So I really like shopping at IKEA
. If you visit my house that fact would be obvious since almost all my furniture, curtains, and decor come from IKEA. It's not that I just really love assembling my own furniture or furnishing an entire room for the cost of just one item anywhere else, it's the way the company respects its customers, its workers, and the environment.
I know that IKEA is a business and they do business very well. But while most businesses are cutting whatever corners they can to increase their profits, IKEA seems to go out of its way to provide amenities for its customers. Free childcare while you shop, nursing rooms, diaper dispensers in the bathrooms, bottle warmers, babyfood for sale, and free milk and cookies for kids in the afternoons (not to mention a fantastic cafeteria) - can you tell I'm a mom?. Sure they are all gimmicks, but it makes being there a pleasant experience.
But beyond that, IKEA has committed to being socially and environmentally responsible. As Emma and I ate lunch there today (she calls it the "meatball store"), I noticed that all of their trash cans (as opposed to recycle cans) were labeled "Landfill Waste." I like that. Where else will you be reminded of the end result of what you are throwing away? But they also are committed to creating furniture from sustainable sources and not using unfair labor practices. You can read their environmental reports on their websites. I'm sure that they aren't perfect, but its nice to see a company that cares about these things. A company that (as they put it) is committed to "low price but not at any price." They say -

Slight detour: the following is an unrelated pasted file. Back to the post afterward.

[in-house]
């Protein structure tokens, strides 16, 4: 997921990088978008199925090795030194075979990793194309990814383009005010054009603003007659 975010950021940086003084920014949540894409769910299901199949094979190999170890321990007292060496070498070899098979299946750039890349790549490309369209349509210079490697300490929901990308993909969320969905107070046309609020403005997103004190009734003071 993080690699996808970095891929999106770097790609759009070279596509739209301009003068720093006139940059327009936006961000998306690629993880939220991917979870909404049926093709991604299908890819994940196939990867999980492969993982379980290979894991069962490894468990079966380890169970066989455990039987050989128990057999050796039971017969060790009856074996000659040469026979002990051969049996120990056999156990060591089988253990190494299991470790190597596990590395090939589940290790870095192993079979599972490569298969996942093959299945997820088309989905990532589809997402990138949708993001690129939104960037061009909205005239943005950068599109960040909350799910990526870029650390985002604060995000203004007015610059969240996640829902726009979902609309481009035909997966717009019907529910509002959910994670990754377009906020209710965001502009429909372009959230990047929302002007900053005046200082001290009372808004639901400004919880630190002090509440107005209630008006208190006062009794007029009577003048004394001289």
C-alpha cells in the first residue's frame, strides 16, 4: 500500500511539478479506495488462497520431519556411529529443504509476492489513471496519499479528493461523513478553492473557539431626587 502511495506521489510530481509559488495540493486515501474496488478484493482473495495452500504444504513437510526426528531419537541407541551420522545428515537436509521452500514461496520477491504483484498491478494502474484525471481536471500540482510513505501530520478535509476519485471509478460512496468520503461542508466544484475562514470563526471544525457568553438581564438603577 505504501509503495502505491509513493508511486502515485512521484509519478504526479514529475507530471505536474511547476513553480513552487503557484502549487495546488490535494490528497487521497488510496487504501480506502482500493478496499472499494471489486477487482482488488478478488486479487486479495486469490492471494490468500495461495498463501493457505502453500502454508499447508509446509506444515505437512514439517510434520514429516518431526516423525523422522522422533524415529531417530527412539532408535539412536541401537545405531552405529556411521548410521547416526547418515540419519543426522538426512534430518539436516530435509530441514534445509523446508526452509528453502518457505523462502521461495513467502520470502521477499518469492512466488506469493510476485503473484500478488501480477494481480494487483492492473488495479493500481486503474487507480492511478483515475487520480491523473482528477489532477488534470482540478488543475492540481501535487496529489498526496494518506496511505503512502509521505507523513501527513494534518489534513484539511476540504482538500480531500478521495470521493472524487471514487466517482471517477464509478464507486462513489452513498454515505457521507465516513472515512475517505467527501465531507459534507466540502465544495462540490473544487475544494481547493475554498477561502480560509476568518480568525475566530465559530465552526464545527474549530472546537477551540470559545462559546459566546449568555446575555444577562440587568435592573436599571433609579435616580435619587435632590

For more than 60 years IKEA has been working on ways of creating low prices – purchasing as inexpensively as possible, building our own stores, flat-packing furniture for customers to put together themselves.
But our ambition doesn´t stop there. We also want the products we sell to be free from hazardous substances. And we don´t want the wood in bookcases, tables or other products in the store to come from areas where forests are being devastated.
All IKEA suppliers must follow certain fundamental rules. Working conditions must be acceptable, child labor is not tolerated and suppliers must adopt a responsible attitude to the environment.
I am the first to admit that their furniture isn't the nicest out there and easily shows wear and tear. It won't last generations to be passed down as heirloom furniture. I hear a lot about buying stuff that will last or getting good used stuff. I see the logic there, but comparatively the ethical choice isn't always so clear. So I buy cheap furniture at IKEA that was made in a socially and environmentally responsible way, but it won't last forever. I could have bought really expensive hardwood antique furniture that was made from US companies barging into countries like Haiti and clearcutting their hardwood forests. Haiti still hasn't recovered economically or environmentally from the US sanctioned rape of their land and resources. Give the bigger picture, which is the more ethical choice?
And so I shop at IKEA. I like supporting business practices I agree with. And where else can you get meatballs and gravalox for lunch?
Labels: Culture, Ethical Consumption, Social Justice